Facebook (NASDAQ:FB) investors including Goldman Sachs (NYSE:GS), Microsoft (NASDAQ:MSFT), and Accel Partners can begin selling their combined total of 200 million stock options in the social network on August 16, when a ban on sales of insiders’ shares ends. It will be the first in a cascade of lockup expirations in the coming few months, which are together expected to increase the available number of Facebook shares that can be traded by four times.
Don’t Miss: Are These BIG Names Bullish on Facebook?
Over the next nine months, about 1.91 billion shares will be freed up. Fewer than 500 million are available now for trading. The excess of shares at a time when the company’s stock price has been plunging is worrying investors. It is even a deterrent for some potential buyers, Herman Leung, an analyst at Susquehanna International Group, told Bloomberg. “It’s one of the No. 1 issues on investors’ minds right now,” Leung said. “Even the investors that I talk to who want to buy the stock and like the company are not sure if they can stomach the lockups.”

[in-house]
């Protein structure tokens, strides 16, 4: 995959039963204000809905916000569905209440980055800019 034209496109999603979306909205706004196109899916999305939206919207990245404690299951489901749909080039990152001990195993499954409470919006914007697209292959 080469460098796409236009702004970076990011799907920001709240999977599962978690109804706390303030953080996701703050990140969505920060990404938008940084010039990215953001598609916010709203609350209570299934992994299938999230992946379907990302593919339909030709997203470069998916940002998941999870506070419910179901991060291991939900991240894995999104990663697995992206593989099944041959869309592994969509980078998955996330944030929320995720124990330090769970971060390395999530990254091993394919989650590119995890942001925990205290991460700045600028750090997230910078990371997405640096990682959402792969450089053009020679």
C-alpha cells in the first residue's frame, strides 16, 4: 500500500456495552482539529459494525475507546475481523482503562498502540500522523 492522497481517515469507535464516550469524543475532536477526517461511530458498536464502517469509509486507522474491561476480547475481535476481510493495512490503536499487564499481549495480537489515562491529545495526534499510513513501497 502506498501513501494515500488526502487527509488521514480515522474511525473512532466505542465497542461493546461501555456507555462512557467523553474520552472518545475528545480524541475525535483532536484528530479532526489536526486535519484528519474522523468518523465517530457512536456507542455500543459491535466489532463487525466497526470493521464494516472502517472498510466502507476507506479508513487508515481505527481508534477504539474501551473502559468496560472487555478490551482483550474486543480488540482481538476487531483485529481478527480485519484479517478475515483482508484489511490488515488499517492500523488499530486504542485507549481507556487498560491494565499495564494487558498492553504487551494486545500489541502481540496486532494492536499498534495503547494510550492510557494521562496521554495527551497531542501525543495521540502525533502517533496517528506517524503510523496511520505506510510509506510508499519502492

Facebook has lost about $38.8 billion in market value since its IPO of May 18, making it the worst performer among all large IPOs on record. The company’s shares were at $21.81 at the close of trading on Friday, compared with the IPO price of $38. The stock has suffered from continuing doubts about the social network’s growth potential and the sustenance of its revenue streams.
Of the 268.1 million shares that are set to be freed up on August 16, Pivotal Research Group analyst Brian Wieser estimates about 55 percent could be sold. After lockups end, shares at some venture capital firms may also be automatically distributed to the firms’ own investors, possibly leading to more selling, Jay Ritter, a professor of finance at the University of Florida, told Bloomberg.
Other large early investors in Facebok include Russian Internet company Mail.ru Group, Russian investment company Digital Sky Technologies, Facebook co-founder Dustin Moskovitz, and Zynga (NASDAQ:ZNGA) chief executive officer Mark Pincus.